The Tennessee Court of Appeals is expected to issue an opinion this week on the recall of Mayor Ron Littlefield.
But no matter how the court rules, city voters still will be considering changes to recall rules in the City Charter in the Nov. 6 election.
The appeals court could rule that the City Charter's recall procedures are valid and that it doesn't matter that the number of signatures needed for a recall of a mayor or council member differs from requirements in state law.
If that happens, there's no need to ask voters to bring the City Charter into line with state law, said Jim Folkner, with Citizens to Recall Mayor Littlefield.
"There would be no need for it at all," Folkner said. "Obviously, they should take it off the ballot."
The appeals decision is expected Wednesday. There are two major points: whether the charter was valid at the time of the recall and whether supporters gathered enough signatures or dated signatures to force a recall.
If the court validates the charter, it does not automatically mean Littlefield is recalled. The court still would have to rule whether there were enough signatures on the recall petition.
City Attorney Mike McMahan said he thinks the referendum still is needed even if the court says the charter was valid.
"It still doesn't change the inconsistencies," he said.
The recall started three years ago and has been mired in court since. Circuit Court Judge Jeff Hollingsworth ruled in February that the charter was not valid and that state law trumped the City Charter. A state statute outlines the process, calling for a three-step process and petitions signed by 15 percent of registered city voters.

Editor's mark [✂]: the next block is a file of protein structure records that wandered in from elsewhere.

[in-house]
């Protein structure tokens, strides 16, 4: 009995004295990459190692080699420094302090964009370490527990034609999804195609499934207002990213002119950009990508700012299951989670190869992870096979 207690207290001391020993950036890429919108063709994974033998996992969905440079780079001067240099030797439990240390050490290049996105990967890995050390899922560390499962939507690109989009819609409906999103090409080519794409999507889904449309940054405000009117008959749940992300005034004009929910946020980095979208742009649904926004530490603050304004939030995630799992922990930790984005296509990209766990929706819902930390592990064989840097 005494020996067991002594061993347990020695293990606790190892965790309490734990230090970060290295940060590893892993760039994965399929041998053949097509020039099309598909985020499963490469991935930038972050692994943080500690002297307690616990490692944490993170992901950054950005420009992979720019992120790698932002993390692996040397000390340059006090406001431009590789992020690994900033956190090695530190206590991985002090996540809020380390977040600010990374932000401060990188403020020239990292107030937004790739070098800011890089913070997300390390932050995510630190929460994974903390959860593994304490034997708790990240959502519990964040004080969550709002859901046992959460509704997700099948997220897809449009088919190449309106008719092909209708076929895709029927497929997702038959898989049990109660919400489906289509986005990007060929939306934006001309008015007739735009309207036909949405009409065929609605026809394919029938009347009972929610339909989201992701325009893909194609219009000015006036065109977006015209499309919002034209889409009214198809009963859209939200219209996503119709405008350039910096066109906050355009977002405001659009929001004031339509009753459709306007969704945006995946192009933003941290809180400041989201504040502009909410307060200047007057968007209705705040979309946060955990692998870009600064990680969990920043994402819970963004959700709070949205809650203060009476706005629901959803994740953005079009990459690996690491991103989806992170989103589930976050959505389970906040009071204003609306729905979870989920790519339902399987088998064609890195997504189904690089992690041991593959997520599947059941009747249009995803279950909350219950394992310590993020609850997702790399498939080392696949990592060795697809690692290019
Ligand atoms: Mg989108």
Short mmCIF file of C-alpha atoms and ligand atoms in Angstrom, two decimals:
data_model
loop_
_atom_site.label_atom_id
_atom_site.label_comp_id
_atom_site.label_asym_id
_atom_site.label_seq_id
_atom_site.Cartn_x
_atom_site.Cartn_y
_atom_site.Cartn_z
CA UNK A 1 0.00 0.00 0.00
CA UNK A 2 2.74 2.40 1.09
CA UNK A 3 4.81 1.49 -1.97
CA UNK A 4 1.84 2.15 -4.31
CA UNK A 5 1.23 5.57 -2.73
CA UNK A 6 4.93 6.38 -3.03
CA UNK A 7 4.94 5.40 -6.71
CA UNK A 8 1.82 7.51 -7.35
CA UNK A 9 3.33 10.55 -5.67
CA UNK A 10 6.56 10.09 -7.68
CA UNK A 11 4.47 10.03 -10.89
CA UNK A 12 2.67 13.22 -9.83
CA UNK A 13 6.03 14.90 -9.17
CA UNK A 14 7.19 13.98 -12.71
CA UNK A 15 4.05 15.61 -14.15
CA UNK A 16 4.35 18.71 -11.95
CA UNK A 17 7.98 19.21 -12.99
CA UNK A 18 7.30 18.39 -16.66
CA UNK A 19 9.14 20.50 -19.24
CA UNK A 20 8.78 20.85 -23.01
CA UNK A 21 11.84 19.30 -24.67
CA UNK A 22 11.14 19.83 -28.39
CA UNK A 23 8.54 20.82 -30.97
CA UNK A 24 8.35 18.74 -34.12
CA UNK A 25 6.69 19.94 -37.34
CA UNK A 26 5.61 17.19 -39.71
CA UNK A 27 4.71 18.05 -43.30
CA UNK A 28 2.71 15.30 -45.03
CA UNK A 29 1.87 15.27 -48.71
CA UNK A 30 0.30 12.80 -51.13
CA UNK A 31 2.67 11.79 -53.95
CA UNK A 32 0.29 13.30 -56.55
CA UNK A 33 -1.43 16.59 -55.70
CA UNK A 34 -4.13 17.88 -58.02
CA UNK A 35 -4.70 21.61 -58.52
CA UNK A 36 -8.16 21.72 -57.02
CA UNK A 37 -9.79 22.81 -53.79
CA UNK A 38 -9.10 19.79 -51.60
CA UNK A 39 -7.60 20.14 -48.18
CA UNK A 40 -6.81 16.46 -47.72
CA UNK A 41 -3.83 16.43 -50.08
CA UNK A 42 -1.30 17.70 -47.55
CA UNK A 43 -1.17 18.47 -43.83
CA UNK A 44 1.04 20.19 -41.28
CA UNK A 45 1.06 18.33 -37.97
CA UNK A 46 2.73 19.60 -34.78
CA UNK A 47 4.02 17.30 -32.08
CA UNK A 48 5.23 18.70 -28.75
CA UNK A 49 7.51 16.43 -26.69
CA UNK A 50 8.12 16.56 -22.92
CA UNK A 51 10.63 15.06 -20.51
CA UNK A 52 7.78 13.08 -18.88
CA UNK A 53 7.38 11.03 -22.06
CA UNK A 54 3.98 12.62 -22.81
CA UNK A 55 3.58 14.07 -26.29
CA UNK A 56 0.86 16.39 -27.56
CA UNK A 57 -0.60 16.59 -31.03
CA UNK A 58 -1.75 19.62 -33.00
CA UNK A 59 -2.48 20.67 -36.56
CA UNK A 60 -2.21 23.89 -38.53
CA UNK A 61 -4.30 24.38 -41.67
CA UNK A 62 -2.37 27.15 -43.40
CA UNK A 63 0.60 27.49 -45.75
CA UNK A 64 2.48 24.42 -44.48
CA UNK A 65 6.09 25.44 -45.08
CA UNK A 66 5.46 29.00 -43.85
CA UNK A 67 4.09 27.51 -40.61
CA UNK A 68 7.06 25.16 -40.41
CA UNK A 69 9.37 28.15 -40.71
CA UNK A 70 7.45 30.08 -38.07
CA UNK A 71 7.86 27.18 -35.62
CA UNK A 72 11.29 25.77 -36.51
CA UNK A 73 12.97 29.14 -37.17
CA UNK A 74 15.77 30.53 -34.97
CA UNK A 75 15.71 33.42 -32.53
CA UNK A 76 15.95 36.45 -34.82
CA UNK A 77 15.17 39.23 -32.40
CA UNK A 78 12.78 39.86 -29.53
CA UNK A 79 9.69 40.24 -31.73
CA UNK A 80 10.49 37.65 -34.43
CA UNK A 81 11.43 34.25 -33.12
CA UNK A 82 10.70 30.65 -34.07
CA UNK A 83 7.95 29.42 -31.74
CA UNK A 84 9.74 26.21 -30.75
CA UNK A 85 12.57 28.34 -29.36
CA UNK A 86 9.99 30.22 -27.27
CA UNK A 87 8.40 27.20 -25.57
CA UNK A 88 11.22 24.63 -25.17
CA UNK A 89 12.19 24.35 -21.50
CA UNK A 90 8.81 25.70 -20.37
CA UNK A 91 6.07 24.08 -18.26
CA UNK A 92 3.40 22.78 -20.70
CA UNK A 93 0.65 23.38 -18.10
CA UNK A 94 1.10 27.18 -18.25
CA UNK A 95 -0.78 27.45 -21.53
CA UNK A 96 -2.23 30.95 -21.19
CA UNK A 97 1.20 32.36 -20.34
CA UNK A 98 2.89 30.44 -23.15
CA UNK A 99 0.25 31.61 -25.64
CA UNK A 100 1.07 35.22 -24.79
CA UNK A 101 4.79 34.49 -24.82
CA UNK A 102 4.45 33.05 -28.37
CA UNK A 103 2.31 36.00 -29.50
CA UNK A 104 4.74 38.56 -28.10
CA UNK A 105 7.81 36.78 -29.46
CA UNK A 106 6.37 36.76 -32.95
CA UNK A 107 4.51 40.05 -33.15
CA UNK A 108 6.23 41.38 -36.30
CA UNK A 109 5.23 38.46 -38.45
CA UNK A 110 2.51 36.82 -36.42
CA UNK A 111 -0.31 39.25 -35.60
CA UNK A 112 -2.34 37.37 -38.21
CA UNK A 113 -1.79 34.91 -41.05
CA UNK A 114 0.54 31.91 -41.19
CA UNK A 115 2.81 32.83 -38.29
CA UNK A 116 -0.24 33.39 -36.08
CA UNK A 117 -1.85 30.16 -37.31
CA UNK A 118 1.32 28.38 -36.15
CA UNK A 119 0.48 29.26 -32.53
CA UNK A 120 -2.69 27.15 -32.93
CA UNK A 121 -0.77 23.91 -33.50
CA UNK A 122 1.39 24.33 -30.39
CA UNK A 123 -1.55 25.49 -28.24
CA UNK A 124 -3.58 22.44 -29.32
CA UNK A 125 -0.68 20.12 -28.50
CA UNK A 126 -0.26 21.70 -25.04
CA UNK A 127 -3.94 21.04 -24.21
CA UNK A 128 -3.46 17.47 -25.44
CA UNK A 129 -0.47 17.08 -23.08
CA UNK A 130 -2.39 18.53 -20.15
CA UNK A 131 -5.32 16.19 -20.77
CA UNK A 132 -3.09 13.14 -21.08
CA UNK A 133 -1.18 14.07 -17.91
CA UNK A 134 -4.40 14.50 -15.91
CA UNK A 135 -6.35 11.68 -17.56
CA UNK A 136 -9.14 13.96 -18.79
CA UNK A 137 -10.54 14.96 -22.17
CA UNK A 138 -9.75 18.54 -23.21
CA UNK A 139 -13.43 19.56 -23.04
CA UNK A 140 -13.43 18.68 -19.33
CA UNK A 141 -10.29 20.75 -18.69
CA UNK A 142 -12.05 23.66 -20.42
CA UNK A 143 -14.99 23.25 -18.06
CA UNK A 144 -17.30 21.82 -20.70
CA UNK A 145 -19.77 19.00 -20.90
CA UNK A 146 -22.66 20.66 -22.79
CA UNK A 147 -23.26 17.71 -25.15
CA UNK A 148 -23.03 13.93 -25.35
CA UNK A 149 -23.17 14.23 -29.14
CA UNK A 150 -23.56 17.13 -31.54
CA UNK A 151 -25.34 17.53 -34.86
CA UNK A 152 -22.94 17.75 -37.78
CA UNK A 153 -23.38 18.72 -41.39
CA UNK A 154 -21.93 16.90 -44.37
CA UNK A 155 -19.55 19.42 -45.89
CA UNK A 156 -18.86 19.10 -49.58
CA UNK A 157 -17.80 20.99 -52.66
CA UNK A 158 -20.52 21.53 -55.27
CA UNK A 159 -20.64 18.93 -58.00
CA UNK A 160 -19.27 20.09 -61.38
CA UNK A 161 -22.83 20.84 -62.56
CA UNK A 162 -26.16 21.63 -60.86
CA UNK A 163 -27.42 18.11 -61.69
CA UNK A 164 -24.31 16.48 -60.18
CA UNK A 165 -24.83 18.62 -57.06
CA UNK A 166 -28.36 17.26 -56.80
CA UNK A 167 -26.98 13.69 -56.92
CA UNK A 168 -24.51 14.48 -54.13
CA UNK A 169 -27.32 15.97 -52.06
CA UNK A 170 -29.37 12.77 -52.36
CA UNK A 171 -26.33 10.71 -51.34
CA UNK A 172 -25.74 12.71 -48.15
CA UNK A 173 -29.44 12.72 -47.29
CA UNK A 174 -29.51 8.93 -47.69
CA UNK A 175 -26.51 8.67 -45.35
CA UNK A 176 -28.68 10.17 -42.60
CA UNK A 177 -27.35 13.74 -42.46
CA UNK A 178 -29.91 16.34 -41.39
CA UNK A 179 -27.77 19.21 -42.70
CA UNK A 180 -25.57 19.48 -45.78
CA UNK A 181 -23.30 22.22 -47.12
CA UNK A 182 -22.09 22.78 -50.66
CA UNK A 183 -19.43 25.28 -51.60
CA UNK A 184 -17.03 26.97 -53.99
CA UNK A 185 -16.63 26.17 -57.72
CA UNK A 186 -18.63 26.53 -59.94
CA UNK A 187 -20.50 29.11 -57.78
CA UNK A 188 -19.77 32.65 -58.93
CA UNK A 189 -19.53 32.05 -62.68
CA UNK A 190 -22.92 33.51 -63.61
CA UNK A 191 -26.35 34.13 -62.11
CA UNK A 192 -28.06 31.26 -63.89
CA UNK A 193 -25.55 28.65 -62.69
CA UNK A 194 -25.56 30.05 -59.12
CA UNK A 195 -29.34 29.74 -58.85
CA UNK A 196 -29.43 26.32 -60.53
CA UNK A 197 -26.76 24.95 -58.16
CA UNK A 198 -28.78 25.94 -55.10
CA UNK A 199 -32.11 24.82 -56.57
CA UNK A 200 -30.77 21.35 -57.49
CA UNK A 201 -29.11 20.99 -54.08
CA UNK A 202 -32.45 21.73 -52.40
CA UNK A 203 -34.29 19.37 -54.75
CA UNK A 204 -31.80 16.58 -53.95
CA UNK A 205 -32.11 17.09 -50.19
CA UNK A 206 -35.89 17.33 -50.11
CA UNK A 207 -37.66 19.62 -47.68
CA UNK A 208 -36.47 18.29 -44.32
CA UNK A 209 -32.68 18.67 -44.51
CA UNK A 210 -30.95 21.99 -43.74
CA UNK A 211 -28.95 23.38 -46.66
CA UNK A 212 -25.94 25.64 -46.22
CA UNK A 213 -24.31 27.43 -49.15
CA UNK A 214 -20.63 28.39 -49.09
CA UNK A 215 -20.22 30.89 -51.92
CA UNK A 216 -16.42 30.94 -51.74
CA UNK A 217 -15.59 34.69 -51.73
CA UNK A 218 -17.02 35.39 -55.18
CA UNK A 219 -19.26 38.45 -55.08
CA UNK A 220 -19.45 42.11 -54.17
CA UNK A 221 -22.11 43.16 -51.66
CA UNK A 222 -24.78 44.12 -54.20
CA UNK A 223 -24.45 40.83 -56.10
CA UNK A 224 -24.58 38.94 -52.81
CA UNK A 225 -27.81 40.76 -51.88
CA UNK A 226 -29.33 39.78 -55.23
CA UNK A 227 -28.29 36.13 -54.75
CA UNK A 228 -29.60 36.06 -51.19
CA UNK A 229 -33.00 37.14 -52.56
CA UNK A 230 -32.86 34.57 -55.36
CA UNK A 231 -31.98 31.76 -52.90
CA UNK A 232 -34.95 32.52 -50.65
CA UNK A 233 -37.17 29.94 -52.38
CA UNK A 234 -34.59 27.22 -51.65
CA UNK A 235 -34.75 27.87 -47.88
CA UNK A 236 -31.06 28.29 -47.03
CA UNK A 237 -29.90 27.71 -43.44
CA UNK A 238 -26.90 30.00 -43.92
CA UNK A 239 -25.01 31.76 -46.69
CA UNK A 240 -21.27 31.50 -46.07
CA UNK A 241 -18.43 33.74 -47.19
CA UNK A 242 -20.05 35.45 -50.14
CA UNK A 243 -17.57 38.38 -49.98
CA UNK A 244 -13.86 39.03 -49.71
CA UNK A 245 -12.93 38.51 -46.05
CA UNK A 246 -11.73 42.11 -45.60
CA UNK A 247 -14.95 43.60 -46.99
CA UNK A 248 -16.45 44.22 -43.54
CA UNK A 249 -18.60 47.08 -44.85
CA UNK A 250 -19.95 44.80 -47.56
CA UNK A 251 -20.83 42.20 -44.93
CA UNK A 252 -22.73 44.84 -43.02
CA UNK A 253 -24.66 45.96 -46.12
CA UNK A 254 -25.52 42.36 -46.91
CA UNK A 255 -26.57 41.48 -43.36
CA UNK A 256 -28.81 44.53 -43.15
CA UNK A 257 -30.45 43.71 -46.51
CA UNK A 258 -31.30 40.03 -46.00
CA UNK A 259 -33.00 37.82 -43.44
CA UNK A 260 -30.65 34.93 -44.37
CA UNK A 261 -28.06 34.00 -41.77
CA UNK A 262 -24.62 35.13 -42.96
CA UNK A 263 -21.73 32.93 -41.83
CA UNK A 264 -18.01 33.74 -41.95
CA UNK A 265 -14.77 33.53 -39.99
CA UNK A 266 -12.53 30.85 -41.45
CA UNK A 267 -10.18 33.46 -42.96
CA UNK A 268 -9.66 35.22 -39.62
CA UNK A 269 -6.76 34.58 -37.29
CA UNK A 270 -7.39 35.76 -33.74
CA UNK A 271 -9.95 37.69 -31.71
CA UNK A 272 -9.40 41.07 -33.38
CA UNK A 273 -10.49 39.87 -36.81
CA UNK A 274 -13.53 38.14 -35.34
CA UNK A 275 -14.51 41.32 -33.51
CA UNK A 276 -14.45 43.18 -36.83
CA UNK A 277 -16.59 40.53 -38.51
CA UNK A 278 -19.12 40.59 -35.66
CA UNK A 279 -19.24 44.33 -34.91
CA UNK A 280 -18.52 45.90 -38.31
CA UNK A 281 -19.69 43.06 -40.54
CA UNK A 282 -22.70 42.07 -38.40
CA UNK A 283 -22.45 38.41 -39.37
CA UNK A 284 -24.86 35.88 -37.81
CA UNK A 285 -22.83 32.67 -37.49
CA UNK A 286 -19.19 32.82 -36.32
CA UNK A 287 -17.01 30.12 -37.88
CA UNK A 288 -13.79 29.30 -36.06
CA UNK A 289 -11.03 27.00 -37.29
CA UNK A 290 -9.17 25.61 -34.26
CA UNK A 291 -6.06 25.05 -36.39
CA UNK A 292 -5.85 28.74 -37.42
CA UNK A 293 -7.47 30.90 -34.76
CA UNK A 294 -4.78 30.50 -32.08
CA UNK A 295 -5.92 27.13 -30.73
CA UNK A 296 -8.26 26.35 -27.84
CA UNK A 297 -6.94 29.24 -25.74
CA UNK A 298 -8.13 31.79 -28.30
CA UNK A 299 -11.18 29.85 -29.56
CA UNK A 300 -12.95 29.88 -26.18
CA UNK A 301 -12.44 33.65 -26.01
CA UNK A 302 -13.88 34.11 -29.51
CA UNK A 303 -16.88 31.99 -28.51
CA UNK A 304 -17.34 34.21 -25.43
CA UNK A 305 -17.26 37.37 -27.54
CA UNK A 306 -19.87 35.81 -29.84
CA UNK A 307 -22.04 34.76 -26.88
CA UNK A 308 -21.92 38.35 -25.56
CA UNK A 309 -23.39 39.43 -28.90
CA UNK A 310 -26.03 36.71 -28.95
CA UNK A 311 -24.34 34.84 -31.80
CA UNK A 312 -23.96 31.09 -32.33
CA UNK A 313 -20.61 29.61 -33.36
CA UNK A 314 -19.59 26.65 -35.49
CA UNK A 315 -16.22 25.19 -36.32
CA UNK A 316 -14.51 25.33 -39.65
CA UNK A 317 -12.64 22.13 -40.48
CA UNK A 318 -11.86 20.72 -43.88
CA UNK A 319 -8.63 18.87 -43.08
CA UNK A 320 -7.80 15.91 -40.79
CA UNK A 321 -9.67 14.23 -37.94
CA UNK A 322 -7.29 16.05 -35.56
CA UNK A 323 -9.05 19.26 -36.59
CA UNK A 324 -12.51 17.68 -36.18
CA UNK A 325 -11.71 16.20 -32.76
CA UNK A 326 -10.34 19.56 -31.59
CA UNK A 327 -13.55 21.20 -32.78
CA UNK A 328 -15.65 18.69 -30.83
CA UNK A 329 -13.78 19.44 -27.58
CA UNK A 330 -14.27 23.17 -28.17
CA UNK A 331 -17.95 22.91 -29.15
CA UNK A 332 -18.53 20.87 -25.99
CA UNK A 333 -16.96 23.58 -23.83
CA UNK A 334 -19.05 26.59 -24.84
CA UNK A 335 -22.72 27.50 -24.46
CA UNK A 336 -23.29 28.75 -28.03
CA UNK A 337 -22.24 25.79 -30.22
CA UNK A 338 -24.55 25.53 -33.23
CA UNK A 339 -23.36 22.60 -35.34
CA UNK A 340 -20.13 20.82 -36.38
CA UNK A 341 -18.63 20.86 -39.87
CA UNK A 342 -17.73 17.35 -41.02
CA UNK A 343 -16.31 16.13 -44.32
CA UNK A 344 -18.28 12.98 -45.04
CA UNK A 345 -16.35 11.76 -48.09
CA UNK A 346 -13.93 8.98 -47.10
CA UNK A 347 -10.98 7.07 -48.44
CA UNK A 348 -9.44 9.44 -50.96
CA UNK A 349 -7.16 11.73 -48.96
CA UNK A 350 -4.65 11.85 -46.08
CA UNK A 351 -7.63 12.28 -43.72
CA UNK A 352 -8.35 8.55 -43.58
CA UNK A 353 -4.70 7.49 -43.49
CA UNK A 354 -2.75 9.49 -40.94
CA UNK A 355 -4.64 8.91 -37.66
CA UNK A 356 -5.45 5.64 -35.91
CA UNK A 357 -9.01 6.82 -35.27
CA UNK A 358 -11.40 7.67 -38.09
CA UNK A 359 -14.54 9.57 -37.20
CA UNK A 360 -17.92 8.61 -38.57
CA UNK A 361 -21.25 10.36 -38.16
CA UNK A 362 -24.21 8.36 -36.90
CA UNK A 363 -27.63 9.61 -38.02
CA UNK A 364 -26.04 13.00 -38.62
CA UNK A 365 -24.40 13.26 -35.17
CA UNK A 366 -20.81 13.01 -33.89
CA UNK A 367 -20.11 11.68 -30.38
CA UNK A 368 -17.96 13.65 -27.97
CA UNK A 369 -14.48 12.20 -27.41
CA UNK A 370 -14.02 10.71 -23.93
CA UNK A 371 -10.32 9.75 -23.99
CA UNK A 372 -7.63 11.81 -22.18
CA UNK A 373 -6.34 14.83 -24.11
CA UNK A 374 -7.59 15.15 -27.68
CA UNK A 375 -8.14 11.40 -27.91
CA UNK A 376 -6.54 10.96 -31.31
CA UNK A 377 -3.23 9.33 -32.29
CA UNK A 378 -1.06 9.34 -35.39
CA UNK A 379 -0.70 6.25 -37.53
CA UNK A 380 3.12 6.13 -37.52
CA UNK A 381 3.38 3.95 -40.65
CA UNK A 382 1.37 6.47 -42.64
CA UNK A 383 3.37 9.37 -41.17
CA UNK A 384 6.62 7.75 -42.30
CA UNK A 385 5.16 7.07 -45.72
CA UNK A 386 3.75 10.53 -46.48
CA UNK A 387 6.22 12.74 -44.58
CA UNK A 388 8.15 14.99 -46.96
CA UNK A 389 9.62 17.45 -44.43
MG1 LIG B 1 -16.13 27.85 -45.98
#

The City Charter calls for a two-step process with signatures from 50 percent plus one of the number of voters in the last mayoral election.
The City Council voted a month ago for a voter referendum on conforming the charter to state law. But opponents say that would make recall requirements stricter.
For example, the charter called for 9,600 signatures to recall Littlefield, but more than 15,000 were needed under state law.
McMahan said there's not enough time now for the council to vote on removing the referendum from the Nov. 6 ballot. The Hamilton County Election Commission will send ballots to the printer on the same day as the court decision.
Councilwoman Deborah Scott said she favors looking at the referendum again after the court ruling. She doesn't see why it needs to be on the ballot because the city has home rule.
"With home rule, you get certain privileges to do things different than state law," she said.
One of those privileges is having the ability to set how many signatures are needed, she said.
So there is no reason to change, she said.
"I think it was fine the way it was," Scott said.
Contact staff writer Cliff Hightower at email@example.com or 423-757-6480. Follow him at twitter.com/cliffhightower or facebook.com/cliff.hightower.